BEGINNINGS AND ENDS
Everything old is new again!
Welcome to the latest iteration of TILTING AT WINDMILLS, a comics retailing-oriented opinion column that has run for (gulp) seventeen years!
The very first TILTING AT WINDMILLS ran in Krause Publication’s (now F+W publications) “Comics Retailer” magazine (which then became “Comics and Game Retailer” magazine, and which ceased publication earlier this year (though they still have an online site which can be found right here)), and ran on May 1992. I eventually wrote something like 117 columns in “Comics Retailer,” more or less monthly. The first thirty of so of those can be found online over here.
The first one hundred installments of TaW have been collected in book form by IDW, and can be purchased from them at this link.
TILTING AT WINDMILLS then found an online home over at Newsarama, where I wrote fifty installments (that index isn’t quite up to date, is it?), and now we’re at version 3 right here at Comic Book Resources, hooray!
What a long, strange trip it has been!
What I wrote in the first online Newsarama column, I think, still holds true:
“TaW is all about advocacy, about righting wrongs, and, above all else, passion and love for working in the comic book industry. Like Quixote I may charge blindly, but my heart is pure.
(I’m also, I’m sure you’ll find, full of myself. Whether that’s charming or not is up to you.)
I’ll be covering a lot of topics here about the industry – some times an assessment of a company’s efforts in the Direct Market, other times critiques of current trends – all with the goal of making the comics industry better. I’ll try not to blow any smoke up your ass, either.
If you’re not in “the industry”, I hope this may still prove informative. There’s a lot of weird misconceptions about how the Direct Market works floating about the ‘net, and I hope that I can help illuminate at least how I see the various pieces fitting together.”
Of course, we’re in a period of flux in the comics industry, and things are changed more dramatically then they have in a while. Some of the challenges the comics industry faces – for example: distribution issues and how the rapid influx of material even gets to market in the first place – are very obvious and open topics, there’s also other things that lurk below the surface, and my intent is to try and get at some of these things, and to see how the market is impacted.
I’m not the most precise writer in the world, and you’ll probably find that sometimes I’ll generalize more than I really should. So let me be as upfront about this as I possibly can be: my loyalty and focus really is to what we call the “Direct Market,” that is the network of independently owned and operated comic book stores that dot the world.
Stipulated: some of the individual participants in the DM suck (or maybe “suck”). Sometimes because they are bad business people; sometimes because their business model is different than what you or I might want from a “comics store” (and there are many different things that many different people want – never assume that your preferred model is the right one for anyone other than you)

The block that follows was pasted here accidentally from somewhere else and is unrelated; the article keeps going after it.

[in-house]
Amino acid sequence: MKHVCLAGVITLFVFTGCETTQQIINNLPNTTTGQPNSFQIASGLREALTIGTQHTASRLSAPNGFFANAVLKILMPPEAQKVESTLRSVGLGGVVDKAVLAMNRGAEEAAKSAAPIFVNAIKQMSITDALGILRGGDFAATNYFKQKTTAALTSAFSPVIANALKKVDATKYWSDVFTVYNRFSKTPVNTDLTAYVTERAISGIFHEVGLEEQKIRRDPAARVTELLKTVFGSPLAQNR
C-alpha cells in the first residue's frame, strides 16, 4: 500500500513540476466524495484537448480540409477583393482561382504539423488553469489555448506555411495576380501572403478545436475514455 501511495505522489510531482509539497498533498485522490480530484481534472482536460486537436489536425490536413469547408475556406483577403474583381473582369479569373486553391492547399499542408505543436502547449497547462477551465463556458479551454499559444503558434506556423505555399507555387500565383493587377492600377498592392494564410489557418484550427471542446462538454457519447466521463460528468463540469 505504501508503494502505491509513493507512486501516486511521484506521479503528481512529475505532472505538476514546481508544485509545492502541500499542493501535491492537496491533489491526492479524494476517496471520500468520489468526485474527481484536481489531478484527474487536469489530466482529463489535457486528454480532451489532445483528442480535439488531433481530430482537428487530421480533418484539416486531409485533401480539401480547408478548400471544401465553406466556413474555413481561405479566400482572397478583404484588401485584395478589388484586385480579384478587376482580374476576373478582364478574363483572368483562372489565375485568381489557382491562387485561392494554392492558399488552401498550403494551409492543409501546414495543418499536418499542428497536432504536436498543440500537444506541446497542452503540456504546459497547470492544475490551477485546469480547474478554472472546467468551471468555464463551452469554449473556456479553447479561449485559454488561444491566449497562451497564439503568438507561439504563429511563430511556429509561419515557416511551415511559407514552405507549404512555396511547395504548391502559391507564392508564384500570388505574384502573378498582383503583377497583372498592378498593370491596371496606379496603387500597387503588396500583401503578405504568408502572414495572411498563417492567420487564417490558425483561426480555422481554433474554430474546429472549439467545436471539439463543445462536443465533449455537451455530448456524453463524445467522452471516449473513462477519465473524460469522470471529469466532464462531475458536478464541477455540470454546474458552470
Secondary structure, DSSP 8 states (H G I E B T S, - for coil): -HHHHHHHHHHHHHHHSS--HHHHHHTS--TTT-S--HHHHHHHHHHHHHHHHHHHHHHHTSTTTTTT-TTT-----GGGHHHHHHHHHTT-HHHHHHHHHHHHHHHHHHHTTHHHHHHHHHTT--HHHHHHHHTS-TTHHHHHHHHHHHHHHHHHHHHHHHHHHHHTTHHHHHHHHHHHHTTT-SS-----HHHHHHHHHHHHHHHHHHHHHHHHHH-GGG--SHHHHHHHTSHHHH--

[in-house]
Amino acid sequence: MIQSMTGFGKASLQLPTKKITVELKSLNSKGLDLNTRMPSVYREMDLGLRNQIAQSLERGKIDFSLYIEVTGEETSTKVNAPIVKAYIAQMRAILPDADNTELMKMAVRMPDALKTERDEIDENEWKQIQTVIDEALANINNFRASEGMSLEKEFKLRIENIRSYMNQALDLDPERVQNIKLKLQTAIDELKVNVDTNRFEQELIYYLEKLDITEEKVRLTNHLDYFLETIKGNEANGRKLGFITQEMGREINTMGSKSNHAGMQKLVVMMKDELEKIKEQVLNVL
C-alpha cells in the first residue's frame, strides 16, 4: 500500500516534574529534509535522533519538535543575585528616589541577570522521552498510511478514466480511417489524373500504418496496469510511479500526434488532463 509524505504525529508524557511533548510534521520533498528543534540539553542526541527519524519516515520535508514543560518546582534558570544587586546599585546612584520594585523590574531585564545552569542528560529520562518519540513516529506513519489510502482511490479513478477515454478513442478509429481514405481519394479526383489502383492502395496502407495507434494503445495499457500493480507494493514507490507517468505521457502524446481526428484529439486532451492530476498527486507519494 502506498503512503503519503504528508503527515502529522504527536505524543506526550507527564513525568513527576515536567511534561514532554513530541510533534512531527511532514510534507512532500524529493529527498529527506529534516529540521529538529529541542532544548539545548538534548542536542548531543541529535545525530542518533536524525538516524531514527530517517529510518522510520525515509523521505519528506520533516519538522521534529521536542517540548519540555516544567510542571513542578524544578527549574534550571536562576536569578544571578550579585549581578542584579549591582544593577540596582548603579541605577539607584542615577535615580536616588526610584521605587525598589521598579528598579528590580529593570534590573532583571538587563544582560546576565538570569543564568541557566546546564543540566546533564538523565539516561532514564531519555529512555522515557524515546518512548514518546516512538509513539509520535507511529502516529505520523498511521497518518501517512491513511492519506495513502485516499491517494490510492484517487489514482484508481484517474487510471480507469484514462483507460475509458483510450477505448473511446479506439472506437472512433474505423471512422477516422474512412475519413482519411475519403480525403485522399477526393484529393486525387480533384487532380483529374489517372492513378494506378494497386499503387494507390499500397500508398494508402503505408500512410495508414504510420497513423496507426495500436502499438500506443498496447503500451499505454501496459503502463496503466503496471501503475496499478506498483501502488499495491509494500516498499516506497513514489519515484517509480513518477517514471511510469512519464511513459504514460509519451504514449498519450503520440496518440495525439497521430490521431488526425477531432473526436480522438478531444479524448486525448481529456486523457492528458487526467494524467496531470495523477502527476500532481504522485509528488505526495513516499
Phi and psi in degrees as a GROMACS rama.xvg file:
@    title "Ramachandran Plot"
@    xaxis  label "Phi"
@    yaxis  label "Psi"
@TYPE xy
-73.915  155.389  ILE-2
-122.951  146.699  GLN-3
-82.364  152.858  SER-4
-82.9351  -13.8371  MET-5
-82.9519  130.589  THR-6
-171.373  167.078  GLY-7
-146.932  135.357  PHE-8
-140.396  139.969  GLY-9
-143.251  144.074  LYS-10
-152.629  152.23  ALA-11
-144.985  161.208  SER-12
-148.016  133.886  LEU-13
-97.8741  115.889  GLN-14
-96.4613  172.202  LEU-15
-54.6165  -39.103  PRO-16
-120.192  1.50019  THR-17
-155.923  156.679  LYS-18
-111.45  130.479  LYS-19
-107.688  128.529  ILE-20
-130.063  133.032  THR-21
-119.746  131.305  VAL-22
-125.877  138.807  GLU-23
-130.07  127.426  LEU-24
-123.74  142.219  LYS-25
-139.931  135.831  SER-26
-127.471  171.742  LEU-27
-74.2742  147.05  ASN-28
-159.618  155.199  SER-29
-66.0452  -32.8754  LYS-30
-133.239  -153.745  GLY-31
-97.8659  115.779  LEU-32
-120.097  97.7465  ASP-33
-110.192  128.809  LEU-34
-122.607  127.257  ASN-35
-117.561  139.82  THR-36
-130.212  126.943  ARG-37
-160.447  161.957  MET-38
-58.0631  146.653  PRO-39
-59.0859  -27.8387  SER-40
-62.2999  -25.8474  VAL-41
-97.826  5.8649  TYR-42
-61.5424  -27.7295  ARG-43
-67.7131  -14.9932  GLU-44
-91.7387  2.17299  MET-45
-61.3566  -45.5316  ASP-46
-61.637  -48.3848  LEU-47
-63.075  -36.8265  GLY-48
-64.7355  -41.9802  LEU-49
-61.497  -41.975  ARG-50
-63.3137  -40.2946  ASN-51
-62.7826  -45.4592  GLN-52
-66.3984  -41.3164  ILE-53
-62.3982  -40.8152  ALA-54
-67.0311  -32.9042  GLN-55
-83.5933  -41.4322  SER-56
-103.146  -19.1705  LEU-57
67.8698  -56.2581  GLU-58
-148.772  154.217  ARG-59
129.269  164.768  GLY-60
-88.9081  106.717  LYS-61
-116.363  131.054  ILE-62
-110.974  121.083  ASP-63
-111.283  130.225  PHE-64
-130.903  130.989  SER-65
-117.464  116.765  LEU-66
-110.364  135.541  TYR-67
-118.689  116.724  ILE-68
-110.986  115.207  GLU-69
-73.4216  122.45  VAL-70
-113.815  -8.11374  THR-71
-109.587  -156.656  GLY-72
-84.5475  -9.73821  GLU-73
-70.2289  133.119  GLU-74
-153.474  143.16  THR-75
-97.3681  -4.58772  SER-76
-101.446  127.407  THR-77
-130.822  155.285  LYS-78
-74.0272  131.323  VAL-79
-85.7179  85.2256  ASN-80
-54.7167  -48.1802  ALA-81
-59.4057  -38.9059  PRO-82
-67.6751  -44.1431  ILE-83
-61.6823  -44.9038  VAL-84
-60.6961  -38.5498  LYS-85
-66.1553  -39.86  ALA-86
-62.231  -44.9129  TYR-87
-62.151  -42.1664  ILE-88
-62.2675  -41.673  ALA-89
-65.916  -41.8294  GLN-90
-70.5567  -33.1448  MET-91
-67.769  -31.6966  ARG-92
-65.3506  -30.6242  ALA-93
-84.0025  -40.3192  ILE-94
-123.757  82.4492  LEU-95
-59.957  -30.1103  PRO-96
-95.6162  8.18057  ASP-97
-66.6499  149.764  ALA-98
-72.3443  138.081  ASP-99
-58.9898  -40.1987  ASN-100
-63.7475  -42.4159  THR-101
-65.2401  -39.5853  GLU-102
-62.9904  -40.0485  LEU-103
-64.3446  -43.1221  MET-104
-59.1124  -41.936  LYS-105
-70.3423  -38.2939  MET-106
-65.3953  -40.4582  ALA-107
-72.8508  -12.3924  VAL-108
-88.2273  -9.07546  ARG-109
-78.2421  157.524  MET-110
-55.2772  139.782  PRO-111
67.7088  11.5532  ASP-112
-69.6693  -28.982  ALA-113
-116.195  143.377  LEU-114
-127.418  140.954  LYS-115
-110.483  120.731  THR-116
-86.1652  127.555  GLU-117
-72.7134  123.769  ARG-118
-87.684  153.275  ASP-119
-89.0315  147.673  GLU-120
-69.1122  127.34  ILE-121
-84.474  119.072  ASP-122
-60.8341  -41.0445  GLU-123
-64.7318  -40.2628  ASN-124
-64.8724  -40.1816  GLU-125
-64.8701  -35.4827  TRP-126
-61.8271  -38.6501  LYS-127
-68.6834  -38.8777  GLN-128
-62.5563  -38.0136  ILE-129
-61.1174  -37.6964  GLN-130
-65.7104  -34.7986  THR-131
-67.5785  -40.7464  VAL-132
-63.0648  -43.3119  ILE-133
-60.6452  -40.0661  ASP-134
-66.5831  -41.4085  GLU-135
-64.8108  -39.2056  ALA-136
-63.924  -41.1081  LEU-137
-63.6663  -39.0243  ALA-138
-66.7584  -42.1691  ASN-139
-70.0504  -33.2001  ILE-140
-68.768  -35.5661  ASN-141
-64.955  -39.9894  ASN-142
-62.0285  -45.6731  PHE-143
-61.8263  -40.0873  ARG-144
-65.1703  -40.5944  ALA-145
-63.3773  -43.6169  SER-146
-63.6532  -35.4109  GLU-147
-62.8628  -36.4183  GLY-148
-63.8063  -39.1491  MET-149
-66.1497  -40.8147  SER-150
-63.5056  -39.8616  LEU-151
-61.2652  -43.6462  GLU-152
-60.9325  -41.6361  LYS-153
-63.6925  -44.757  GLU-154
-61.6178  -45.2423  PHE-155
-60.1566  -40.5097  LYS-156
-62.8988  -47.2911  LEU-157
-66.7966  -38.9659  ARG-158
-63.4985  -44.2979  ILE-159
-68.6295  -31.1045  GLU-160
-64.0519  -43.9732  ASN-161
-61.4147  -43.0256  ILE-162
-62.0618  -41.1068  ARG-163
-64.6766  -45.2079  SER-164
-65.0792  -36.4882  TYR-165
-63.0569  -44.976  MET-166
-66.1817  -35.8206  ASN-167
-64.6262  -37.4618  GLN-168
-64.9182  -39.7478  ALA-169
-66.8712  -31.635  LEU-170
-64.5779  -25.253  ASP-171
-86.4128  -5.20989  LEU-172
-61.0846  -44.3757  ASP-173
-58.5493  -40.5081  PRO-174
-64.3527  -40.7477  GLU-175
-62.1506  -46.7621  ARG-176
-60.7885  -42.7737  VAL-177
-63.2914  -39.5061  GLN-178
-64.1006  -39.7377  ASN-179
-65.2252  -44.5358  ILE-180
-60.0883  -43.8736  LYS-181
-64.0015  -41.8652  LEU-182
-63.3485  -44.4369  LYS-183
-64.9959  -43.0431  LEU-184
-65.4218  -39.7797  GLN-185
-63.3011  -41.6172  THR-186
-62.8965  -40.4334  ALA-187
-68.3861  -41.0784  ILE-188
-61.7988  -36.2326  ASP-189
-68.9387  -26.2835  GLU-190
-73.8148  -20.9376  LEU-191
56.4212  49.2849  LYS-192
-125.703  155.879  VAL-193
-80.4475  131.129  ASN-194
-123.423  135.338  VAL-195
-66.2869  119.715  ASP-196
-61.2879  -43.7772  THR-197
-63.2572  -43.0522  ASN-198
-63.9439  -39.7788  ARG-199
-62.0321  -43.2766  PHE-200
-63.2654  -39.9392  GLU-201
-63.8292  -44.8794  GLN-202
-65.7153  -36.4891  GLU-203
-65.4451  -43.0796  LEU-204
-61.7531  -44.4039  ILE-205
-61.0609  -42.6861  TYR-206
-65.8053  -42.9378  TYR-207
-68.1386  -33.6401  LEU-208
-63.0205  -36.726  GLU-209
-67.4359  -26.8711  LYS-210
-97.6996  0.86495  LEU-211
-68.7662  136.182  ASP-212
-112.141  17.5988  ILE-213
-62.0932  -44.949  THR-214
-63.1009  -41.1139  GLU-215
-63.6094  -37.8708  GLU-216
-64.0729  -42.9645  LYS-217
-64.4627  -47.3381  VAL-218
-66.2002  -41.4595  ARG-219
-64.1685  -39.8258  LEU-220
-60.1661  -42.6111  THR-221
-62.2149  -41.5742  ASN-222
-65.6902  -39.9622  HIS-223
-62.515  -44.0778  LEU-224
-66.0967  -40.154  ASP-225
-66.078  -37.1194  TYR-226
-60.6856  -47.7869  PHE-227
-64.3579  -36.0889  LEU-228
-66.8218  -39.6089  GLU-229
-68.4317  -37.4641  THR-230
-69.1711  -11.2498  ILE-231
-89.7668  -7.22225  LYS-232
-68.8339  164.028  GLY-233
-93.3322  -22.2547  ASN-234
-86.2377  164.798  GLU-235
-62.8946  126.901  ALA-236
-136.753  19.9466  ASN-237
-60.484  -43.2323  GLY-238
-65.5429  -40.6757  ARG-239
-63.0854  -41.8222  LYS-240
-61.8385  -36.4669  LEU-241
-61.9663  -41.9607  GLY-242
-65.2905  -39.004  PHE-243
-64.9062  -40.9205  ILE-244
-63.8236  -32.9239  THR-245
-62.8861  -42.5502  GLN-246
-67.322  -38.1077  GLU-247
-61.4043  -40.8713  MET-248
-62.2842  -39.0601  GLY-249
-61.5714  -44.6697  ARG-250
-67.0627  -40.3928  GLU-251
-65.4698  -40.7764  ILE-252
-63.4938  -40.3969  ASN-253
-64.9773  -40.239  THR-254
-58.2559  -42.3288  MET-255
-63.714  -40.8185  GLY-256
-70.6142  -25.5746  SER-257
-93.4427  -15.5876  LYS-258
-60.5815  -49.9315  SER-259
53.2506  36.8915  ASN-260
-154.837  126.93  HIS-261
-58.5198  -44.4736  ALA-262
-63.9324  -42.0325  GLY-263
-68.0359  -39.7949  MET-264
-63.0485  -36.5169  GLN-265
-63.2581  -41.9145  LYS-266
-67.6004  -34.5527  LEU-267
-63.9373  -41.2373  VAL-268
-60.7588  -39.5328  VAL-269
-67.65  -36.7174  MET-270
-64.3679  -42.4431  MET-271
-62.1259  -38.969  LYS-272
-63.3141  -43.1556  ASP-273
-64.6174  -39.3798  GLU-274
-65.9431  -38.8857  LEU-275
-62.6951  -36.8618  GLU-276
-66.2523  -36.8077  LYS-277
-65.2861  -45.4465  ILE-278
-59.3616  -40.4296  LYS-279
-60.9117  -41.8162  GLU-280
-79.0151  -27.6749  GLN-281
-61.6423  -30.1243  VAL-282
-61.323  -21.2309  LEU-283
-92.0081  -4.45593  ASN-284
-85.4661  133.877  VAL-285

But I believe we shouldn’t waste a lot of thought or breath on the “bad” stores – in the end, economic Darwinism tends to put the lousy places out of business.
Further stipulated: there are a lot of goofy, awkward, or perhaps even borderline evil things that have accreted or evolved over the last few decades in the Direct Market. Just because I love the DM, doesn’t mean I love these things.
No, the DM is not perfect, by any means, but when all of the pieces are working correctly, it is largely as an egalitarian and open of a market as you are as likely to find anywhere. Cost of entry to a significant national marketplace for a creator, to sell physical objects, as compared to nearly any other medium, is virtually nothing, and it is entirely possible to do so and retain all the rights to your work every step of the way.
And, to me, that’s a pretty amazing thing that is worth advocating for, and trying to preserve and protect.
In much the same way, I like the fact that the DM is formed primarily of individual owner-operated businesses. We live in a society that has given entirely too much power and through-weight to corporate entities with no concerns other than their own profitability, and to have an art form whose primary guardians are a set of people who do so out mostly from love and passion, and not from avarice, is a rare and wondrous thing.
I think this is an important consideration, because one of the most recent memes coming out of last month’s New York Comic Con is that the chain bookstores are looking to reduce the amount of SKUs (“Stock Keeping Unit,” or, in normal human English the number and breadth of titles) that they carry in the future.
Borders, et al. don’t have any particular loyalty to the products that we sell – they view comics as one category (out of many many categories) that they stock, and if comics suddenly stopped being strong-performing tomorrow, they’ll reduce or eliminate the category overnight without a look back.